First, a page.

(Reuters) - CVS Caremark Corp (CVS.N) stuck to its 2014 sales forecast on Tuesday, a week after announcing it was giving up its $2 billion a year tobacco business, and said sales at its drugstores are off to a good start this year.
Shares in CVS, which reported a better than expected quarterly profit, rose 2.5 percent to $68.79.
“The ongoing strength in our core retail pharmacy business will help offset the loss from our decision to exit the tobacco category,” Chief Financial Officer Dave Denton told Wall Street analysts on a call.
CVS, which operates the No. 2 U.S. drugstore chain with 7,600 stores, and a major pharmacy benefits management business, reported a higher profit for the quarter ended December 31, as it processed more prescriptions and benefited from the introduction of new generic drugs, helping it offset a drop in store visits by customers.
The company raised its first-quarter profit forecast by 7 cents per share to a range of $1.03 to $1.06, saying sales have been strong this quarter so far.
Revenue in the quarter ended December 31 rose 4.6 percent to $32.83 billion, beating analyst forecasts of $32.67 billion, according to Thomson Reuters I/B/E/S, despite two impediments.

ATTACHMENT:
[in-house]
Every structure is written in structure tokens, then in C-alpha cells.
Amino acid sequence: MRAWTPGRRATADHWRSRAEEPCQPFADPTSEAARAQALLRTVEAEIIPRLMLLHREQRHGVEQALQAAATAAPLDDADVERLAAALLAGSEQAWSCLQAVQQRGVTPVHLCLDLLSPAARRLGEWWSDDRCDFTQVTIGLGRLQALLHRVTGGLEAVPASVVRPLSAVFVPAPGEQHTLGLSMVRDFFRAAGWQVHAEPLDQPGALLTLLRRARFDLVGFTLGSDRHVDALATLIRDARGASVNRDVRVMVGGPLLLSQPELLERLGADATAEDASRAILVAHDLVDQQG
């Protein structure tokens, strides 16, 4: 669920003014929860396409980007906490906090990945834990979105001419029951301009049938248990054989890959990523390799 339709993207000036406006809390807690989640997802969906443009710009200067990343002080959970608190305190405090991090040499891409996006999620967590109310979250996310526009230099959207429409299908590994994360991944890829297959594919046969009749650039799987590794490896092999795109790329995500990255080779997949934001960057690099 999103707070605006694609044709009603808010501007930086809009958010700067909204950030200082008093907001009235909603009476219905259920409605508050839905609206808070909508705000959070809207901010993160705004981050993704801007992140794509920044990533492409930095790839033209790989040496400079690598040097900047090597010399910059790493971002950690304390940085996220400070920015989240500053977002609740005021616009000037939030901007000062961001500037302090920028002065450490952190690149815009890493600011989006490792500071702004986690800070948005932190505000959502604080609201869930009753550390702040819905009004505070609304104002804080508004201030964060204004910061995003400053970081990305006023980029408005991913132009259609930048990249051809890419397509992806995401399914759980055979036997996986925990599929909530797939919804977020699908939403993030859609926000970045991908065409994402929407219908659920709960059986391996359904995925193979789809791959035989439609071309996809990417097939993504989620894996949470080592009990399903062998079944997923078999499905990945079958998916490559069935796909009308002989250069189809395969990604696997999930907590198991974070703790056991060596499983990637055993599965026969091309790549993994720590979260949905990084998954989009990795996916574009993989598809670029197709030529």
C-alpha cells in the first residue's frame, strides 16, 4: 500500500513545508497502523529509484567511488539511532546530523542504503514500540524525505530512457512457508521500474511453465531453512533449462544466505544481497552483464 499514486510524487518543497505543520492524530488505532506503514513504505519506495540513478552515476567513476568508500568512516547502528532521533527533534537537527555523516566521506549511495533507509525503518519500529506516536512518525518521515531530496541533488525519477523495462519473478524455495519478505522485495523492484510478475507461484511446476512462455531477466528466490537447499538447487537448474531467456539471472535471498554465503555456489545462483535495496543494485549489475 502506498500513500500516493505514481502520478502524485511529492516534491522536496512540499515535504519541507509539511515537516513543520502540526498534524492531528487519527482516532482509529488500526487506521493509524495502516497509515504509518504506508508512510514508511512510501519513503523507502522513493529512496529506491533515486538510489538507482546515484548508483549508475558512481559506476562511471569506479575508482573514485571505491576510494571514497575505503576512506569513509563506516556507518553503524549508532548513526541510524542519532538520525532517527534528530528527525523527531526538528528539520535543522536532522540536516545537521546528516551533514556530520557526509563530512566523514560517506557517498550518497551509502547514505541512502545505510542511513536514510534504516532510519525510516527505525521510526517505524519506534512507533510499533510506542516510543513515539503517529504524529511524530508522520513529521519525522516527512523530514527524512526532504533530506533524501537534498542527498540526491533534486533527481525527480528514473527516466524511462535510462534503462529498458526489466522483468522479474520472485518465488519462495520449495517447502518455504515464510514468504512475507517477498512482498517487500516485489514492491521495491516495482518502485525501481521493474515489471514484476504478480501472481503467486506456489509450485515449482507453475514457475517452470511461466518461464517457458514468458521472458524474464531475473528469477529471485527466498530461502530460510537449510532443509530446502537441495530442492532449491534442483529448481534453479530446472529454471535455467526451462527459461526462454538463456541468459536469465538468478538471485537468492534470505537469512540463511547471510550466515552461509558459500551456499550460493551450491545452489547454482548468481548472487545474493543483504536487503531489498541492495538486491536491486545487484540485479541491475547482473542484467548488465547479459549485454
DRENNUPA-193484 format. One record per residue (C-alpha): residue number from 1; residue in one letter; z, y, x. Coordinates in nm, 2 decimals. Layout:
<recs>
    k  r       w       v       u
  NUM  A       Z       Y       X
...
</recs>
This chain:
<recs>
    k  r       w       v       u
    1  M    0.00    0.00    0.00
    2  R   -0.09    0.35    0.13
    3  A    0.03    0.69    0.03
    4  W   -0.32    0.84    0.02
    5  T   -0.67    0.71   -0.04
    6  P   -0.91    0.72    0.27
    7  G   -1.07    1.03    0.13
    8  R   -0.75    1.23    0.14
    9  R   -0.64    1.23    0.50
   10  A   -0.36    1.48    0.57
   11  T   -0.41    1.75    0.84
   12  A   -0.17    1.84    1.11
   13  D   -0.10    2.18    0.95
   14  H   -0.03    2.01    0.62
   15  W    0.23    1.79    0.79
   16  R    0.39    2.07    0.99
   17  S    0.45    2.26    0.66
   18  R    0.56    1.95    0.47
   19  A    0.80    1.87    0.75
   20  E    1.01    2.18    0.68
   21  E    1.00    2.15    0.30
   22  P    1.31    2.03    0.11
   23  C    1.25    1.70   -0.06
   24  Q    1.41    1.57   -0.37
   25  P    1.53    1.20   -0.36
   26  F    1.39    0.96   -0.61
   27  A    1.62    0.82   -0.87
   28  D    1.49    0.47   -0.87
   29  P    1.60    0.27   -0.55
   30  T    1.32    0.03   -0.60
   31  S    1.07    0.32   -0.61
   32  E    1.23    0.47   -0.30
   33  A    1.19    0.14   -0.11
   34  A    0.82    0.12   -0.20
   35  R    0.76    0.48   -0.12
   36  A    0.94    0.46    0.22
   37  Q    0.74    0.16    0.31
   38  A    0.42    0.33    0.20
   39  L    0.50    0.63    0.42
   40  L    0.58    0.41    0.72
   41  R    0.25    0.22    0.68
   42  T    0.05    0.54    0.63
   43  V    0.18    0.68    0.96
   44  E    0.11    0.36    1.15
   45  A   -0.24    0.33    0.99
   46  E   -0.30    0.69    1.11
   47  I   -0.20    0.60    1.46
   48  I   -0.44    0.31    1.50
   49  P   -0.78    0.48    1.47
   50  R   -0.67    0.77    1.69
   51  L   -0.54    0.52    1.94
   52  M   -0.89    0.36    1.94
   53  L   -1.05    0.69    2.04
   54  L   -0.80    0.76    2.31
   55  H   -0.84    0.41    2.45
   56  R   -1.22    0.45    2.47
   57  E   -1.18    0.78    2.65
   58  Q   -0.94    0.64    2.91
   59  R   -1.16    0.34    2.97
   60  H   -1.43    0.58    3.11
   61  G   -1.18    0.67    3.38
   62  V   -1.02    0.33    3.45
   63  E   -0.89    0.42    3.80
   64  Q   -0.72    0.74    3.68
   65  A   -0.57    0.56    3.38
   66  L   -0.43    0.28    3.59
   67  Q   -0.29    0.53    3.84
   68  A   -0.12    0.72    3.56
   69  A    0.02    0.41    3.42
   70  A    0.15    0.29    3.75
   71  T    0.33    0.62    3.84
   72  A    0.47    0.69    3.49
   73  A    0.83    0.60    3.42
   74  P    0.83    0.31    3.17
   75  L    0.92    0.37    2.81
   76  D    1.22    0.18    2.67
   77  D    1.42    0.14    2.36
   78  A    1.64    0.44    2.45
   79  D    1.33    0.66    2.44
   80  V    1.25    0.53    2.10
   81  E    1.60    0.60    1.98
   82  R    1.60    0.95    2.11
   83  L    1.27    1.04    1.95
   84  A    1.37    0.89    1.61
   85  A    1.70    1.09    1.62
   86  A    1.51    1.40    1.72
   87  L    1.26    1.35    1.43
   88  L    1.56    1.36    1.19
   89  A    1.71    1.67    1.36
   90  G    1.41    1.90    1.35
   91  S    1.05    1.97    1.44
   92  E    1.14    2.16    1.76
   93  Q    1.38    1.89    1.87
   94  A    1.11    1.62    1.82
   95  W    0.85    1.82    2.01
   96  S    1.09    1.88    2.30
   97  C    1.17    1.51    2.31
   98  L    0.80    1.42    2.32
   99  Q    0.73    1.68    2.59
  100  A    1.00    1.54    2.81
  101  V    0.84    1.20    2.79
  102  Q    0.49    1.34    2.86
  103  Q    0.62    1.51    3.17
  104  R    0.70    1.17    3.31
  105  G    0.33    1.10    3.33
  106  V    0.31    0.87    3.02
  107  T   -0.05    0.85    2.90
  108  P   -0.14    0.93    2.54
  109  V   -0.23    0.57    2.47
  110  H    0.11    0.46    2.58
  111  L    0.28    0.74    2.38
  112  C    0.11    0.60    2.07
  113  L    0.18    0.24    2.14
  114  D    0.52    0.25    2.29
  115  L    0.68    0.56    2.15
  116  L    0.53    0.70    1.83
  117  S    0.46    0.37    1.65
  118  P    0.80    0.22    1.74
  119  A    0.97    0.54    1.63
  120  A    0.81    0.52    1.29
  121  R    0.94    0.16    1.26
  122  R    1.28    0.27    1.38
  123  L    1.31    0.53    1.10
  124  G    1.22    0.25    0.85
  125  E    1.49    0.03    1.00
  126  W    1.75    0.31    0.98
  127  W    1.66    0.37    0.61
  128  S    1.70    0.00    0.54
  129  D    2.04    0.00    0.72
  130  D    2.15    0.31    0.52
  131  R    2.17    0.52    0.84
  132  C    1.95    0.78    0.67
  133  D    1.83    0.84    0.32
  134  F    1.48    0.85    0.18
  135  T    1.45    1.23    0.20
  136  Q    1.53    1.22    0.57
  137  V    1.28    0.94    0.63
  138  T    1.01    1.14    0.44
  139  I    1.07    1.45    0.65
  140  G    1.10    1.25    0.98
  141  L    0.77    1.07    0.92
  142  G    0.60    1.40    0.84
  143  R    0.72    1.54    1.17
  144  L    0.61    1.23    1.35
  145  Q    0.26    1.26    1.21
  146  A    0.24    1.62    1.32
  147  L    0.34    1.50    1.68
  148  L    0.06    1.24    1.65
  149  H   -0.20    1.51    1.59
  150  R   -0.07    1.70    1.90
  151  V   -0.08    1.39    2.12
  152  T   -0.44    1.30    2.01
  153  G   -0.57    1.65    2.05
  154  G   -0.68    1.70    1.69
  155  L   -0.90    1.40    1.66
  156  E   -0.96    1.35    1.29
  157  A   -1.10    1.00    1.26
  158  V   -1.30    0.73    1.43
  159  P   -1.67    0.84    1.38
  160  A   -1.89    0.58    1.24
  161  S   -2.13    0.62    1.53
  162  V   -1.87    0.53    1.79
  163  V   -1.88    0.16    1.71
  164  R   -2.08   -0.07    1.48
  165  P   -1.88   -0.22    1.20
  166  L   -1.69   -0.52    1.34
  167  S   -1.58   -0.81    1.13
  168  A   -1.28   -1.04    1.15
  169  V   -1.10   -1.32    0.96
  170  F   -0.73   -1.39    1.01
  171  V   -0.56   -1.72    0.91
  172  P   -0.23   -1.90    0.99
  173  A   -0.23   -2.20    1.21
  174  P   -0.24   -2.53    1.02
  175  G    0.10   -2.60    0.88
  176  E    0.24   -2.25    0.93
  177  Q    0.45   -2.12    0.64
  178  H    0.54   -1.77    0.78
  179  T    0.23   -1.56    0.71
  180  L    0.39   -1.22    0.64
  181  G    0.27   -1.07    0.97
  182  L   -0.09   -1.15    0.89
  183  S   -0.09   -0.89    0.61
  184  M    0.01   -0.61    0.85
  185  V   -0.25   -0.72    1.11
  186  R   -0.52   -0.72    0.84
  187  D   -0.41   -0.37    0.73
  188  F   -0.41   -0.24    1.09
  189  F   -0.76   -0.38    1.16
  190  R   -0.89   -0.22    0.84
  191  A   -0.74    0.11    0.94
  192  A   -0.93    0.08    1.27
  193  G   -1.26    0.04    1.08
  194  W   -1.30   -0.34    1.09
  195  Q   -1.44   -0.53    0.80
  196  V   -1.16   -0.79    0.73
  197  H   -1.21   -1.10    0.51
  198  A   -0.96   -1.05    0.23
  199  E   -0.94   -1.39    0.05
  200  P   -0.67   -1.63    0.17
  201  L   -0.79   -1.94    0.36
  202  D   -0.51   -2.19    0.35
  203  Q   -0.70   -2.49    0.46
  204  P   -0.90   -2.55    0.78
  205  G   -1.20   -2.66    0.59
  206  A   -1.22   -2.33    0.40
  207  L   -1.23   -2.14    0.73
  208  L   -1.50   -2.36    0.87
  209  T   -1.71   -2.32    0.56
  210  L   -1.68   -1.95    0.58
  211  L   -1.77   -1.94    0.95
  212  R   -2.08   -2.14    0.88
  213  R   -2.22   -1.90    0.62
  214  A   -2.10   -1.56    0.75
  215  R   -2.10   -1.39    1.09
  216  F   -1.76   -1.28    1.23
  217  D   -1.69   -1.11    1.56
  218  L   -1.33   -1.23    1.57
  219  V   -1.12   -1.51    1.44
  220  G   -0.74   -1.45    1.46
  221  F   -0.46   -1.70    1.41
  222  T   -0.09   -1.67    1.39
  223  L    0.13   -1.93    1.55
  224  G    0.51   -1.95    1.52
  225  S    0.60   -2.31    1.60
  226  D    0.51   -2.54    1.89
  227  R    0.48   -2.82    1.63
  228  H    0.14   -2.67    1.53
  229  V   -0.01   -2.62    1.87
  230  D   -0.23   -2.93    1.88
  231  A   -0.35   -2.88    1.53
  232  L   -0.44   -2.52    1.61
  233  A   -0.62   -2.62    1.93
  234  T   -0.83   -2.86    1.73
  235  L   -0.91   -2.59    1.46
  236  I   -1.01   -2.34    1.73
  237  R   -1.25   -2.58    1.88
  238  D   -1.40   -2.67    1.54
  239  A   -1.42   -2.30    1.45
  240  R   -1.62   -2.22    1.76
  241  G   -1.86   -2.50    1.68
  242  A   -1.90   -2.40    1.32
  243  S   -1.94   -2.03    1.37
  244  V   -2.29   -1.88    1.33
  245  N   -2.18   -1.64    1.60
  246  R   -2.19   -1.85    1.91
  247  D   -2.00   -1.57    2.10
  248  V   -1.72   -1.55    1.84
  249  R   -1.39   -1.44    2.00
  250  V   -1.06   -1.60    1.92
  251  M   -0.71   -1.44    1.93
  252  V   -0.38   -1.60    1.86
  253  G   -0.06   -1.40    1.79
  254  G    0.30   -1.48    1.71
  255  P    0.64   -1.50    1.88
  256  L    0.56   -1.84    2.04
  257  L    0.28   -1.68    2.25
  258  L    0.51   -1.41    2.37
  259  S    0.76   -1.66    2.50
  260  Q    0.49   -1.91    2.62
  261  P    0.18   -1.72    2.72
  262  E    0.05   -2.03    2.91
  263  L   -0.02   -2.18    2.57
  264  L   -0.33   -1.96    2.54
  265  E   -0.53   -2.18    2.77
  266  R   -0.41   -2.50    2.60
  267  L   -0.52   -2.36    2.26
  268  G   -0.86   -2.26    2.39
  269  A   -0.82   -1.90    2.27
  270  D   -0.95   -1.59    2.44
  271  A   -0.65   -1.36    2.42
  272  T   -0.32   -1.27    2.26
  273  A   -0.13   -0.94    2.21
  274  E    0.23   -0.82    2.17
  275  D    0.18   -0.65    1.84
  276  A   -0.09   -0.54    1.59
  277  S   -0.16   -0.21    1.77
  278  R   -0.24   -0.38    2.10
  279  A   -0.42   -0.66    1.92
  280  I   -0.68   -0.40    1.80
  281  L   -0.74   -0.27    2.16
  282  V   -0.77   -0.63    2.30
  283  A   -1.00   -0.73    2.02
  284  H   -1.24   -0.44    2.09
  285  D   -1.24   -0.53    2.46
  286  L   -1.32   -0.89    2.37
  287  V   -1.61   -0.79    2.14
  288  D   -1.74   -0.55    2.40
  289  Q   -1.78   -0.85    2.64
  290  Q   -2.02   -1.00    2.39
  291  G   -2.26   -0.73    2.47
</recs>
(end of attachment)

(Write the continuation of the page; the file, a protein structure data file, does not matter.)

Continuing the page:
CVS’s pharmacy services unit processed 0.3 percent fewer network claims because of lower membership in a Medicare plan aimed at seniors. The company was hit by sanctions placed on CVS last year by the Centers for Medicare and Medicaid Services over its marketing of the plan.
The government lifted its sanctions in December, allowing CVS to resume enrolling members last month.
Another challenge was a drop in the number of visits to stores, a problem that has also hit rivals Walgreen Co WAG.N and Rite Aid Corp. (RAD.N) That contributed to a 1.9 percent decline in sales of general merchandise at stores open at least a year last quarter.
Still, the company filled 3.8 percent more prescriptions and sold more generic drugs which cost less but have larger profit margins, lifting overall same-store sales well above Wall Street expectations.
CVS earned $1.27 billion from continuing operations, or $1.05 per share, in the fourth quarter, up from $1.13 billion, or 90 cents per share, a year earlier. On an adjusted basis, it reported a profit of $1.12 per share, a penny better than expected.
CVS announced last week it would stop selling all tobacco products at its drugstores by October, making it the first national drugstore chain in the United States to take cigarettes off the shelves.
The decision was aimed at bolstering CVS’ position in the healthcare market in recent months. At its analyst day in December, the company said it expected pharmacy benefit manager revenue to rise between 7.25 percent and 8.5 percent in 2014, more than double the rate of retail business growth.
It stuck to the 2014 forecast from December and still expects adjusted profit of $4.36 to $4.50 per share this year.
Reporting by Phil Wahba in New York; Editing by Jeffrey Benkoe and Sofina Mirza-Reid